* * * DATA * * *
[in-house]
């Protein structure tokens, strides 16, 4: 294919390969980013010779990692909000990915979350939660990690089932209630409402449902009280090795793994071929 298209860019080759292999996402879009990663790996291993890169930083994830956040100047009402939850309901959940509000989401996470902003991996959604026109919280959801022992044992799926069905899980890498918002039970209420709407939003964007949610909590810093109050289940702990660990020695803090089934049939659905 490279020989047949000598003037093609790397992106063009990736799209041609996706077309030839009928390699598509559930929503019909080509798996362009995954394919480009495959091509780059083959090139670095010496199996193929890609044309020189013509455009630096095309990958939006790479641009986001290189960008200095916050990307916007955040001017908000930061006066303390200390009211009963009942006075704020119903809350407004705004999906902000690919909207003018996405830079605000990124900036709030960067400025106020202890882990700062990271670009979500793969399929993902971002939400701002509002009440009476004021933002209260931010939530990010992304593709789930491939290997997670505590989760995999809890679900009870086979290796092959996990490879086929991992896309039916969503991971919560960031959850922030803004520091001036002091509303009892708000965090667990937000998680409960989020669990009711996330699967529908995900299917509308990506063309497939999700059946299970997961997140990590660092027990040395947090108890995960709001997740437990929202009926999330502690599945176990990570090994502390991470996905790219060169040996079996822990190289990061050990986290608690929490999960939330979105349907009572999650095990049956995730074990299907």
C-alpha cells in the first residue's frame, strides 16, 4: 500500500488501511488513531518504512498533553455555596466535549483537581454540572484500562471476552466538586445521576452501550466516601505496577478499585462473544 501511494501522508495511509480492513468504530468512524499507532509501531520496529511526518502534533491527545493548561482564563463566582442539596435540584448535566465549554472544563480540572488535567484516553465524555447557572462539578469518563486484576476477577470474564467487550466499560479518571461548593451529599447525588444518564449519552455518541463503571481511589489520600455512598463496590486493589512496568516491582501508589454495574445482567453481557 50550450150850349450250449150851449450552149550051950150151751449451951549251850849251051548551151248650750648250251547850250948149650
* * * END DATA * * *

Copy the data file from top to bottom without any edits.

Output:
[in-house]
């Protein structure tokens, strides 16, 4: 294919390969980013010779990692909000990915979350939660990690089932209630409402449902009280090795793994071929 298209860019080759292999996402879009990663790996291993890169930083994830956040100047009402939850309901959940509000989401996470902003991996959604026109919280959801022992044992799926069905899980890498918002039970209420709407939003964007949610909590810093109050289940702990660990020695803090089934049939659905 490279020989047949000598003037093609790397992106063009990736799209041609996706077309030839009928390699598509559930929503019909080509798996362009995954394919480009495959091509780059083959090139670095010496199996193929890609044309020189013509455009630096095309990958939006790479641009986001290189960008200095916050990307916007955040001017908000930061006066303390200390009211009963009942006075704020119903809350407004705004999906902000690919909207003018996405830079605000990124900036709030960067400025106020202890882990700062990271670009979500793969399929993902971002939400701002509002009440009476004021933002209260931010939530990010992304593709789930491939290997997670505590989760995999809890679900009870086979290796092959996990490879086929991992896309039916969503991971919560960031959850922030803004520091001036002091509303009892708000965090667990937000998680409960989020669990009711996330699967529908995900299917509308990506063309497939999700059946299970997961997140990590660092027990040395947090108890995960709001997740437990929202009926999330502690599945176990990570090994502390991470996905790219060169040996079996822990190289990061050990986290608690929490999960939330979105349907009572999650095990049956995730074990299907």
C-alpha cells in the first residue's frame, strides 16, 4: 500500500488501511488513531518504512498533553455555596466535549483537581454540572484500562471476552466538586445521576452501550466516601505496577478499585462473544 501511494501522508495511509480492513468504530468512524499507532509501531520496529511526518502534533491527545493548561482564563463566582442539596435540584448535566465549554472544563480540572488535567484516553465524555447557572462539578469518563486484576476477577470474564467487550466499560479518571461548593451529599447525588444518564449519552455518541463503571481511589489520600455512598463496590486493589512496568516491582501508589454495574445482567453481557 50550450150850349450250449150851449450552149550051950150151751449451951549251850849251051548551151248650750648250251547850250948149650